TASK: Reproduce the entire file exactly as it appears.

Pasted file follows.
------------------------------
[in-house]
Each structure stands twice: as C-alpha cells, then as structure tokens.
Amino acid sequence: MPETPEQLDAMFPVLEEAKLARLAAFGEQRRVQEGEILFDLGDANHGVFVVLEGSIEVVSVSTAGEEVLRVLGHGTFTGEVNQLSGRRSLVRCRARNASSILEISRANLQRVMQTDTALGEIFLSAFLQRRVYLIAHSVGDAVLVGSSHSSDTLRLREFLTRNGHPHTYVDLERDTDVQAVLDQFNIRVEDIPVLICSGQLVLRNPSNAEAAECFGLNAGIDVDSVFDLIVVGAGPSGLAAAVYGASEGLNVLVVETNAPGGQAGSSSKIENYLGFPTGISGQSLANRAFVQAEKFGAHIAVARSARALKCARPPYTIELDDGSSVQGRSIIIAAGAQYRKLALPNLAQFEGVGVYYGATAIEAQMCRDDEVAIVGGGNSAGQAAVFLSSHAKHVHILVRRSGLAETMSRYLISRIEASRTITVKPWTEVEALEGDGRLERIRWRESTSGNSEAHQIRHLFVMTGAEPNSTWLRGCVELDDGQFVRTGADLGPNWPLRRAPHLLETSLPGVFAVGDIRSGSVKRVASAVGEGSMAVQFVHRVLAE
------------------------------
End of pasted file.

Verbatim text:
[in-house]
Each structure stands twice: as C-alpha cells, then as structure tokens.
Amino acid sequence: MPETPEQLDAMFPVLEEAKLARLAAFGEQRRVQEGEILFDLGDANHGVFVVLEGSIEVVSVSTAGEEVLRVLGHGTFTGEVNQLSGRRSLVRCRARNASSILEISRANLQRVMQTDTALGEIFLSAFLQRRVYLIAHSVGDAVLVGSSHSSDTLRLREFLTRNGHPHTYVDLERDTDVQAVLDQFNIRVEDIPVLICSGQLVLRNPSNAEAAECFGLNAGIDVDSVFDLIVVGAGPSGLAAAVYGASEGLNVLVVETNAPGGQAGSSSKIENYLGFPTGISGQSLANRAFVQAEKFGAHIAVARSARALKCARPPYTIELDDGSSVQGRSIIIAAGAQYRKLALPNLAQFEGVGVYYGATAIEAQMCRDDEVAIVGGGNSAGQAAVFLSSHAKHVHILVRRSGLAETMSRYLISRIEASRTITVKPWTEVEALEGDGRLERIRWRESTSGNSEAHQIRHLFVMTGAEPNSTWLRGCVELDDGQFVRTGADLGPNWPLRRAPHLLETSLPGVFAVGDIRSGSVKRVASAVGEGSMAVQFVHRVLAE